Health

COVID-19 Death Toll May Actually Be Triple What We Thought, WHO Says

(Photo by Kevin Frayer/Getty Images)

Dylan Housman Healthcare Reporter
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The global death toll inflicted by COVID-19 may actually be three times higher than previously believed, according to a new World Health Organization (WHO) report.

Between January 1, 2020 and December 31, 2021, there were approximately 14.9 million excess deaths associated with COVID-19 worldwide, according to the WHO. Only 5.4 million COVID-19 deaths were reported to the agency during that time frame, meaning the remaining nearly 10 million deaths included deaths from the virus went unreported, or were deaths caused indirectly by the pandemic’s effects on health care systems and society as a whole.

Excess deaths measure the number of people who died in a given place during a given time period versus the number that would be expected in a normal, non-pandemic environment. Importantly, excess deaths account for a reduction in fatalities as a result of behavioral changes, such as a lower number of deaths in car accidents when people stayed home during lockdowns. (RELATED: Anthony Fauci Seems To Think The CDC Outranks Our Courts)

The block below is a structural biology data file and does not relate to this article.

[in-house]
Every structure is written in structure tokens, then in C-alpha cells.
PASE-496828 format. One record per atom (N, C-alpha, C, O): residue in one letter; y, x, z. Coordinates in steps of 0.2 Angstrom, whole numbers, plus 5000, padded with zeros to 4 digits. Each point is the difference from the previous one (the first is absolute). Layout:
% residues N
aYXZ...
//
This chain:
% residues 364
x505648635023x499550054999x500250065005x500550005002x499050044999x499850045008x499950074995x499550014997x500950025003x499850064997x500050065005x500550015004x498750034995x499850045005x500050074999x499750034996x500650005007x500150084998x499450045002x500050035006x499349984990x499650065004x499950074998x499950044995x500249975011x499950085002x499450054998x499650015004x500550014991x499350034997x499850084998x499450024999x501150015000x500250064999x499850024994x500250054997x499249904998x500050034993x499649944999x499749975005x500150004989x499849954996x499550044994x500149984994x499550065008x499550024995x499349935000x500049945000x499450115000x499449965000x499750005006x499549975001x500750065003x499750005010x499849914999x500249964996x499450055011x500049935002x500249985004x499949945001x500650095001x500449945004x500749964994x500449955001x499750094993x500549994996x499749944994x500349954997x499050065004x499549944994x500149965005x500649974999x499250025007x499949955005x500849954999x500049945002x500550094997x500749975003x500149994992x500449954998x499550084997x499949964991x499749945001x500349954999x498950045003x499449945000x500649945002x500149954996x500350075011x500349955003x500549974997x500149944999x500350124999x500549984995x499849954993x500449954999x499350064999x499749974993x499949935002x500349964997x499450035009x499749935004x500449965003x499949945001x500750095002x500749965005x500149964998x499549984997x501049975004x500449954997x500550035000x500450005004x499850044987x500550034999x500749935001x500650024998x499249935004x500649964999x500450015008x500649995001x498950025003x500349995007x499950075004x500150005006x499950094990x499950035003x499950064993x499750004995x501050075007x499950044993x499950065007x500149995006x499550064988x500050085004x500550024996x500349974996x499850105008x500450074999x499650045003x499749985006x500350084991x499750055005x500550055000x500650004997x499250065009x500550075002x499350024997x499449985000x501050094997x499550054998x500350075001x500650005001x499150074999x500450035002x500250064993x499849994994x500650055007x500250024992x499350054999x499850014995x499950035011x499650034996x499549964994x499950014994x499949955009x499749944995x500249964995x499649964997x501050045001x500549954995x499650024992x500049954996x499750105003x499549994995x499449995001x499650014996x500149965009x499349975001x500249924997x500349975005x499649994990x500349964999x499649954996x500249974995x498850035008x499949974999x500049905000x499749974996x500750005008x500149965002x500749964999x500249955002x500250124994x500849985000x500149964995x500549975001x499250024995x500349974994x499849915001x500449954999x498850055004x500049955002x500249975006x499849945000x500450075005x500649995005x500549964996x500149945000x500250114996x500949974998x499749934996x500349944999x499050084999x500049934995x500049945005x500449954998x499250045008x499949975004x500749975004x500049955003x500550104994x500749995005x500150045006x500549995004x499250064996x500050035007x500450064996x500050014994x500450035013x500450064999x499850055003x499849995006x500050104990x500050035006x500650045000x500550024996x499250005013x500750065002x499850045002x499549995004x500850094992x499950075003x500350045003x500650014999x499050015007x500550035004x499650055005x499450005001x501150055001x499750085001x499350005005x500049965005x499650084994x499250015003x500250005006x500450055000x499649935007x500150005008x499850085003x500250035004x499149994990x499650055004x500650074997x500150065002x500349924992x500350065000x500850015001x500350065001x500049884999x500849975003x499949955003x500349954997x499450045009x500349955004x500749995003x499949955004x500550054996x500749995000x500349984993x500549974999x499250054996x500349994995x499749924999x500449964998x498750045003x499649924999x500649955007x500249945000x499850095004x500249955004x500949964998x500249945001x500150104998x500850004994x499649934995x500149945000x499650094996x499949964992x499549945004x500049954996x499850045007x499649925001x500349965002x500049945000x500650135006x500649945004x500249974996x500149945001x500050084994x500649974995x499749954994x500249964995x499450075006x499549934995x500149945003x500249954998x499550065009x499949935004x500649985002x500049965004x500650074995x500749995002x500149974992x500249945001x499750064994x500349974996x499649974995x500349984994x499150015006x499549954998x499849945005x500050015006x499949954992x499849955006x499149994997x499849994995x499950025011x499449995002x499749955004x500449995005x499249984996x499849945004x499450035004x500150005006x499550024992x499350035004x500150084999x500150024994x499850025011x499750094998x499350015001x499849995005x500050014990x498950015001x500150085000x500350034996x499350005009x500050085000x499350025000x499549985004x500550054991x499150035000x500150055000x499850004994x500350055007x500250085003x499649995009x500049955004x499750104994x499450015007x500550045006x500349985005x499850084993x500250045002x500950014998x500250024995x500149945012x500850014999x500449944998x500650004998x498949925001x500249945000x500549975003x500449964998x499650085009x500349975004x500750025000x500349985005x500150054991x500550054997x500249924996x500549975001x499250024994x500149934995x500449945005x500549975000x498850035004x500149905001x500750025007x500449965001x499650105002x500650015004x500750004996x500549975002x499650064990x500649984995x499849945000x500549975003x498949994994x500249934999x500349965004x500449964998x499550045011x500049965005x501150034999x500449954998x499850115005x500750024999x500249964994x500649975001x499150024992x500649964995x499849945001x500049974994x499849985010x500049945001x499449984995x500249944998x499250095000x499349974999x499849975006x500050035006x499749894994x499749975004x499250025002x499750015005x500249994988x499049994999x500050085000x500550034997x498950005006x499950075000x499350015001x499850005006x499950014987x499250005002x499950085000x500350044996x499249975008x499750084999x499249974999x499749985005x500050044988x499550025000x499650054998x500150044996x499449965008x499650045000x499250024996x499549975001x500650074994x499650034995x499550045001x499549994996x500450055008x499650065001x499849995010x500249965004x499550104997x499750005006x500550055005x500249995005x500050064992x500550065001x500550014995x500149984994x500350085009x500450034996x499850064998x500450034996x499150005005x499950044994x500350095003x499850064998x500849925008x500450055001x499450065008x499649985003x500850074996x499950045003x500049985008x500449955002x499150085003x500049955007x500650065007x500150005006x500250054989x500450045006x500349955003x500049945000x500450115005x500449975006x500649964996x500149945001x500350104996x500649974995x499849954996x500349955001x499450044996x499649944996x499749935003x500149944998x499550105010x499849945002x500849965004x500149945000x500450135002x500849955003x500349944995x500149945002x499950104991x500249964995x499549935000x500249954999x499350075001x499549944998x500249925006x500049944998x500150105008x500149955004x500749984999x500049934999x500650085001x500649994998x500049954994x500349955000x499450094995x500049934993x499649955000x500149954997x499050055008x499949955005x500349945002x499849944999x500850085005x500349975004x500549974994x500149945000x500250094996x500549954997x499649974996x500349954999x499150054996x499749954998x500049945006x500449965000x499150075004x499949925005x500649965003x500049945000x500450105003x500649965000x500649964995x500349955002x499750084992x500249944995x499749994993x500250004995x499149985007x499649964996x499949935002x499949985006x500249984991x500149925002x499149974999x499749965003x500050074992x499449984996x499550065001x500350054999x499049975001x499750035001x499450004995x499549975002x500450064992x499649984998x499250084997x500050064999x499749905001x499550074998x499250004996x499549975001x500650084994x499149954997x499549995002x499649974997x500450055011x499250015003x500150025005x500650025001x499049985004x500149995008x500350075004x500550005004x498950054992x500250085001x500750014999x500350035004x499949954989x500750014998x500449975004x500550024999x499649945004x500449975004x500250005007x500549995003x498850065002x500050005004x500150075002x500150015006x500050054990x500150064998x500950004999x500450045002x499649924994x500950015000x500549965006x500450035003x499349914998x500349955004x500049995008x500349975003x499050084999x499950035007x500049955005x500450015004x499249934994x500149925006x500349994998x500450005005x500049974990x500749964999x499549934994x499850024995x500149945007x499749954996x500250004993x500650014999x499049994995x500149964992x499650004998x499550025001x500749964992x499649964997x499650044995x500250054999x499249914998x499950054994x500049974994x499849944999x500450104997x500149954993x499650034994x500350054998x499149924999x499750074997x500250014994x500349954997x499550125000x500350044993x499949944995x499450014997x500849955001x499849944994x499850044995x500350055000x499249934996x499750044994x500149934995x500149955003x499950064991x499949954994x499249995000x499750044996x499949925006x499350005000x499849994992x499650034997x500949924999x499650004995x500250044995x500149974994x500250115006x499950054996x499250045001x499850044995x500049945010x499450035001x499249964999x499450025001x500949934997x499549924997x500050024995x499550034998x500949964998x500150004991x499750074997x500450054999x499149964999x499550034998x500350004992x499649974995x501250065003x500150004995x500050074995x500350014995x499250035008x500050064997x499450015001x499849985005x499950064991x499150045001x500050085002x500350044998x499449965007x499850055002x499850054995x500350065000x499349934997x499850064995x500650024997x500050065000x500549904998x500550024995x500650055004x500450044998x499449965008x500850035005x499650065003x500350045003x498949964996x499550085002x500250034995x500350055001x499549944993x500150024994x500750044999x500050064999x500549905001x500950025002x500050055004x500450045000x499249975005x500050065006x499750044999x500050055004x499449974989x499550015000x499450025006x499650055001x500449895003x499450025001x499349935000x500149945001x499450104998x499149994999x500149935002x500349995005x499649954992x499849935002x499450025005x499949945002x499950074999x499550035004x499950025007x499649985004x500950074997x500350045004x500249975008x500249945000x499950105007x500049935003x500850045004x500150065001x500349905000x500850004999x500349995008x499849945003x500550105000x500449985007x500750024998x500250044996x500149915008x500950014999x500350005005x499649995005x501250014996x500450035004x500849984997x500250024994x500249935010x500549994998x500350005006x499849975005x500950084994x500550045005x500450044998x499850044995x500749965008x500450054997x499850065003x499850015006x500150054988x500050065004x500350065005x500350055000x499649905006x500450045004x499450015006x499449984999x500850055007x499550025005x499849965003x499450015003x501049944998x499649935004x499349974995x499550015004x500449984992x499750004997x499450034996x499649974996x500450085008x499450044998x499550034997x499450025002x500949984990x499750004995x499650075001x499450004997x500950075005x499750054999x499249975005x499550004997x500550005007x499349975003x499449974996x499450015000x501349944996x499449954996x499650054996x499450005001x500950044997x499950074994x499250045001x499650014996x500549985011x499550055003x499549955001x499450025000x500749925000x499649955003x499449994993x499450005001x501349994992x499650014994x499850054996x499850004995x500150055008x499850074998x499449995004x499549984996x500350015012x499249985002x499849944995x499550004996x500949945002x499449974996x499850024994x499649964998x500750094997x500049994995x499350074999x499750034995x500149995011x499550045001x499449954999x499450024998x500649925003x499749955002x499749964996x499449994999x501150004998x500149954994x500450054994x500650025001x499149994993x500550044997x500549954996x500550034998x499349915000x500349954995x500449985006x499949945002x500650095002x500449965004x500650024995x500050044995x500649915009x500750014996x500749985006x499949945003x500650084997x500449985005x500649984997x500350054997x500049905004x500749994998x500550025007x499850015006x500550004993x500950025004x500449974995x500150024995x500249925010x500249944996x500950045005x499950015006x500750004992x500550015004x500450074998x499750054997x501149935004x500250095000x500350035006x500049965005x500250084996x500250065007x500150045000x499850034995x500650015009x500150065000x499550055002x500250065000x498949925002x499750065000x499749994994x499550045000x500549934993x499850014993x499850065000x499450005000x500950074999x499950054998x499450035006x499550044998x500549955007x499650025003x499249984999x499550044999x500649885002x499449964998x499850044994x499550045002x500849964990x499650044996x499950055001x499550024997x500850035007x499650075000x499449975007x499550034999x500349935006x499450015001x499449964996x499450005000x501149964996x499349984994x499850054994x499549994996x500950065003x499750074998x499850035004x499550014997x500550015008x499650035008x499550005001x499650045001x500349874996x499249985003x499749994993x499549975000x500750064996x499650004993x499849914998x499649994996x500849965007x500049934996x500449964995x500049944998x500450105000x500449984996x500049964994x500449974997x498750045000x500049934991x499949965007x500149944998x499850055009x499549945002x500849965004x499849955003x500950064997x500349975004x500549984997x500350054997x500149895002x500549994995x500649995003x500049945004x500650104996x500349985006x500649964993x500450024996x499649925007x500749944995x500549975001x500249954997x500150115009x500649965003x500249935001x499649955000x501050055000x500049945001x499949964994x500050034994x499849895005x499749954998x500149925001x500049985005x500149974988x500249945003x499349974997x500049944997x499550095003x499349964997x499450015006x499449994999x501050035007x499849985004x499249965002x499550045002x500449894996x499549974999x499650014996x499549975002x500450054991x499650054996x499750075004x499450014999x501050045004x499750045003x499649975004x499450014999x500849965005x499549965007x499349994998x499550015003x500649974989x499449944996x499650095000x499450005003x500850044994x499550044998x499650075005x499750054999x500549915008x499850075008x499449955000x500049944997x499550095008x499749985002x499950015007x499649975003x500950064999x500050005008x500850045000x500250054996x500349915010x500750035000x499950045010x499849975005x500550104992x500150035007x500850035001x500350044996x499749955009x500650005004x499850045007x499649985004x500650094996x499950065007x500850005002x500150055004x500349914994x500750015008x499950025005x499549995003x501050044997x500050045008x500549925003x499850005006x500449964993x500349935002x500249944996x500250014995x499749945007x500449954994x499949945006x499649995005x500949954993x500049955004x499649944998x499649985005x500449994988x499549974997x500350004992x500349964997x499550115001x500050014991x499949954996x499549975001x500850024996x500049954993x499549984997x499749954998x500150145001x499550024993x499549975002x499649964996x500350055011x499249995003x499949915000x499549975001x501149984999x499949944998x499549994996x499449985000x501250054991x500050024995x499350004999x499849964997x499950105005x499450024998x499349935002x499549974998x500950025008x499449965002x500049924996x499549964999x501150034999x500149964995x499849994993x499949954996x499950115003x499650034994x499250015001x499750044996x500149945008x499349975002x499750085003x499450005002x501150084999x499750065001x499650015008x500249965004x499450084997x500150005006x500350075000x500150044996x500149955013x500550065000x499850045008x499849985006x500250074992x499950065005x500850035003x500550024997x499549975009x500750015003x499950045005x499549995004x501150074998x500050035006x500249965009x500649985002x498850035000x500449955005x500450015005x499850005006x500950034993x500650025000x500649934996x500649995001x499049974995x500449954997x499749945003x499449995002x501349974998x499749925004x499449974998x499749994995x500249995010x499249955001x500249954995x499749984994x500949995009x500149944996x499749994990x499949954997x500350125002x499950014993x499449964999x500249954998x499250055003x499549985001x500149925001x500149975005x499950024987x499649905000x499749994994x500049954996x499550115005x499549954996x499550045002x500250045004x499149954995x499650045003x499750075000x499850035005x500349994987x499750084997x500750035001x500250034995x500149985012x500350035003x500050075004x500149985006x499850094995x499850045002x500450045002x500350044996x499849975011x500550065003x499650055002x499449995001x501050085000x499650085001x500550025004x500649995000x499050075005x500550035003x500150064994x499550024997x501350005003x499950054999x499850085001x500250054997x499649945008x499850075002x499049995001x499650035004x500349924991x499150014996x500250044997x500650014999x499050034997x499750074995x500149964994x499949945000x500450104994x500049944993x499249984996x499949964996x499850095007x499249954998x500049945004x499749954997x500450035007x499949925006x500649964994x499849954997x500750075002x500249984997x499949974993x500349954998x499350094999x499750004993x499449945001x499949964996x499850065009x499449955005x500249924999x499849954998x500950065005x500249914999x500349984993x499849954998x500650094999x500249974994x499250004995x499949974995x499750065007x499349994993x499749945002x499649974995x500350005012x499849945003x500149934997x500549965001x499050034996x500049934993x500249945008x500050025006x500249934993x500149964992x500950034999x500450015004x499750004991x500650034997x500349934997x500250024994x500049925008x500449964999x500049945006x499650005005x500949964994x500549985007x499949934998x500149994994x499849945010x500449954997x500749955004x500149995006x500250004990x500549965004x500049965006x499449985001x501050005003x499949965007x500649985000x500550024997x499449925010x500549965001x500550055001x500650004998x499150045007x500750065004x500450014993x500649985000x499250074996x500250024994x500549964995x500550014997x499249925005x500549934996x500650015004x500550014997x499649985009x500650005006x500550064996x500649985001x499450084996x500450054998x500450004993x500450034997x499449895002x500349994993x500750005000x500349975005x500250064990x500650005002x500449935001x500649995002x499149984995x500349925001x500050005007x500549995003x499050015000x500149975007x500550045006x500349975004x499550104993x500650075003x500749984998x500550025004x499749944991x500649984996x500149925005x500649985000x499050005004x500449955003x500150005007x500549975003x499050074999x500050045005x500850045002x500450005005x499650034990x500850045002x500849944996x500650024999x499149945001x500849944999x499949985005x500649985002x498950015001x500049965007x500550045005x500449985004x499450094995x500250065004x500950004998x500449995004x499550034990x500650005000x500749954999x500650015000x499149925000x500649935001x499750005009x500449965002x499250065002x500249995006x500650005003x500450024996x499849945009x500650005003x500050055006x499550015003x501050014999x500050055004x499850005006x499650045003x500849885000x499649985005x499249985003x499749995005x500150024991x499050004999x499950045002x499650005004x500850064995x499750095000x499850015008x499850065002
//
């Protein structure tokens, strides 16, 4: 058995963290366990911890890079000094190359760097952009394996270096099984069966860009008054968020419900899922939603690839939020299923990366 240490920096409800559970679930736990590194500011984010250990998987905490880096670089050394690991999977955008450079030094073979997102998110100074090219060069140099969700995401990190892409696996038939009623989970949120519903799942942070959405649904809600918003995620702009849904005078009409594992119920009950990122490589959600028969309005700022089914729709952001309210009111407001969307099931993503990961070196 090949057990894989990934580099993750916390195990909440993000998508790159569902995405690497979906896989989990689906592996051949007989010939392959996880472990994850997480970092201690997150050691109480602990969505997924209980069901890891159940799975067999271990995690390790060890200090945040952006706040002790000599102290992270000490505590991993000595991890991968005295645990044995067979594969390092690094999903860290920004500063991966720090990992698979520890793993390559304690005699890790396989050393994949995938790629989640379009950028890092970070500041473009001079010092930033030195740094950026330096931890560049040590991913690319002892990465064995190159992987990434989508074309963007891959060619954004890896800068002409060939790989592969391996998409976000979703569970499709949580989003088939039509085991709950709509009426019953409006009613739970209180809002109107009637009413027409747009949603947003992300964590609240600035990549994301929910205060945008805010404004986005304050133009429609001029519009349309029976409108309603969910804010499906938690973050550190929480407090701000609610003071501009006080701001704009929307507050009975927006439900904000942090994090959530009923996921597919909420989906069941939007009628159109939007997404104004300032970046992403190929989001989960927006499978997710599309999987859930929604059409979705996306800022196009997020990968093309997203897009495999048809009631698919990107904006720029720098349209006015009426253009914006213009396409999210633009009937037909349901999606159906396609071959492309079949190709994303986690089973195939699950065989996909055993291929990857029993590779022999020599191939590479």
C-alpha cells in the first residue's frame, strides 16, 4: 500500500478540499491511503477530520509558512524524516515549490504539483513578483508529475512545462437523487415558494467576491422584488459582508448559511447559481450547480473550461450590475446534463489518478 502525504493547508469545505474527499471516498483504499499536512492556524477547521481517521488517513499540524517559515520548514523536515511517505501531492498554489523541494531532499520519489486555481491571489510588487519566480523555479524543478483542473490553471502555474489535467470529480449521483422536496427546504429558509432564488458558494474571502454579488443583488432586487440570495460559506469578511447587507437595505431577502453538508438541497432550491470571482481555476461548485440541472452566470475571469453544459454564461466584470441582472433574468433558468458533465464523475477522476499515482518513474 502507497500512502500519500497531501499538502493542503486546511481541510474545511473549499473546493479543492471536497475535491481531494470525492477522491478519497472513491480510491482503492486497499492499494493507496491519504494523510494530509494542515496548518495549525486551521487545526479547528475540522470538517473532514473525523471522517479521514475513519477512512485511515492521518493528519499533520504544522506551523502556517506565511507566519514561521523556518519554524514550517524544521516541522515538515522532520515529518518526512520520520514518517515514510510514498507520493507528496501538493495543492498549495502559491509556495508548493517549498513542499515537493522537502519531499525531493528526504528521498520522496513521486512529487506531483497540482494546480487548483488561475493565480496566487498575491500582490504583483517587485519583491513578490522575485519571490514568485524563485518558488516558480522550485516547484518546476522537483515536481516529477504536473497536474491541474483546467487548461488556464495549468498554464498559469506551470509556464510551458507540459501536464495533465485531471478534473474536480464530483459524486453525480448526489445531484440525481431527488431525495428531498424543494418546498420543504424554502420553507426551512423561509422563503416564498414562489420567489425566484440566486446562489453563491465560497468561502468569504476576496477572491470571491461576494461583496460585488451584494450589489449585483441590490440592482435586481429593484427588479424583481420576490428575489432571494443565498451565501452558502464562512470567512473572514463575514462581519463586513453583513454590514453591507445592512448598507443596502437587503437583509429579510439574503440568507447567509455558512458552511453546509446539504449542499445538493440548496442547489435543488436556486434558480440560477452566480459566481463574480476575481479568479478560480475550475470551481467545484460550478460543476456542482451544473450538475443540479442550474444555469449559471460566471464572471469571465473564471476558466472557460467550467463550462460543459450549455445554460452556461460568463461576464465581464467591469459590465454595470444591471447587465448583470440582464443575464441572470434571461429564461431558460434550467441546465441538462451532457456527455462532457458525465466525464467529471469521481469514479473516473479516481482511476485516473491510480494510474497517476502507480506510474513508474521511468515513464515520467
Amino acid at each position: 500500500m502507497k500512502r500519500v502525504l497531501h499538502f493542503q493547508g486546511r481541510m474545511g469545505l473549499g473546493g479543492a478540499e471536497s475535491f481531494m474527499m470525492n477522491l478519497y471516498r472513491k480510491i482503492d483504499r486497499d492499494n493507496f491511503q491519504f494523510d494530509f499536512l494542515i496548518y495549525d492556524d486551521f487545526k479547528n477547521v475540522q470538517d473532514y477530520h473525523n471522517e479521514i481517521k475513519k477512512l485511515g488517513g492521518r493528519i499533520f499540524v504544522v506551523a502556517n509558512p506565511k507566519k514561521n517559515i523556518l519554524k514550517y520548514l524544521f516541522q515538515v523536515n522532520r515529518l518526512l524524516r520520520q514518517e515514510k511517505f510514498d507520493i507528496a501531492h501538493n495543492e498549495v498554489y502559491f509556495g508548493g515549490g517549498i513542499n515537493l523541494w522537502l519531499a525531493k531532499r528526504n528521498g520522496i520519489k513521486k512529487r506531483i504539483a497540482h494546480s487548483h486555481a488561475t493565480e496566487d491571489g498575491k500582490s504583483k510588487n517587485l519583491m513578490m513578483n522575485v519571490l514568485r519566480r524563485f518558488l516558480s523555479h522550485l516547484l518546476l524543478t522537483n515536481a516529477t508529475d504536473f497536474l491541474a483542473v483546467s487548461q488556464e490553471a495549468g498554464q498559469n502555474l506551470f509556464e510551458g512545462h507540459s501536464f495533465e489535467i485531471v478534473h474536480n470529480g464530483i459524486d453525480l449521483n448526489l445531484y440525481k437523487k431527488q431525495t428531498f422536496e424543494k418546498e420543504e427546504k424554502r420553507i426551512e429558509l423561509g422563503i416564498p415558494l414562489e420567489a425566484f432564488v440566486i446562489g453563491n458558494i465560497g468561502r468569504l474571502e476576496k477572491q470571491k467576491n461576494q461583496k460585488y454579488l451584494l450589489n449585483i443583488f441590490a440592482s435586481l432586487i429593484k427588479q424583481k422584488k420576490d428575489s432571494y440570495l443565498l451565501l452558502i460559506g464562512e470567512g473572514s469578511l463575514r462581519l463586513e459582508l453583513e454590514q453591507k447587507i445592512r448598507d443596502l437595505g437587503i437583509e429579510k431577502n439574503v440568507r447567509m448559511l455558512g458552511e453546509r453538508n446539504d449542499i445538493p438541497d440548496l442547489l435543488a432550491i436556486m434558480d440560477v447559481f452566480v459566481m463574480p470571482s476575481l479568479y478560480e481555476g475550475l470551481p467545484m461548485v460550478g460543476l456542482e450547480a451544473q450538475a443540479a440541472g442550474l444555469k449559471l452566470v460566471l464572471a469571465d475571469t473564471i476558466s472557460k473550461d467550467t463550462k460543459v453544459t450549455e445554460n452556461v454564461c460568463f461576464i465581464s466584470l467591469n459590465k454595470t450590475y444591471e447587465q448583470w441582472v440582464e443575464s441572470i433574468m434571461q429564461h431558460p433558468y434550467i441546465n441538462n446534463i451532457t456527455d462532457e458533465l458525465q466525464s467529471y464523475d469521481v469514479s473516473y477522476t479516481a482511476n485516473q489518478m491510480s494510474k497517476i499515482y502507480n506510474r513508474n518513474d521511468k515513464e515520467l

“These sobering data not only point to the impact of the pandemic but also to the need for all countries to invest in more resilient health systems that can sustain essential health services during crises, including stronger health information systems,” said Dr. Tedros Adhanom Ghebreyesus, Director-General of the WHO. “WHO is committed to working with all countries to strengthen their health information systems to generate better data for better decisions and better outcomes.”

About 70% of the excess deaths were within ten countries, one of which was the United States. 82% were in people above the age of 60.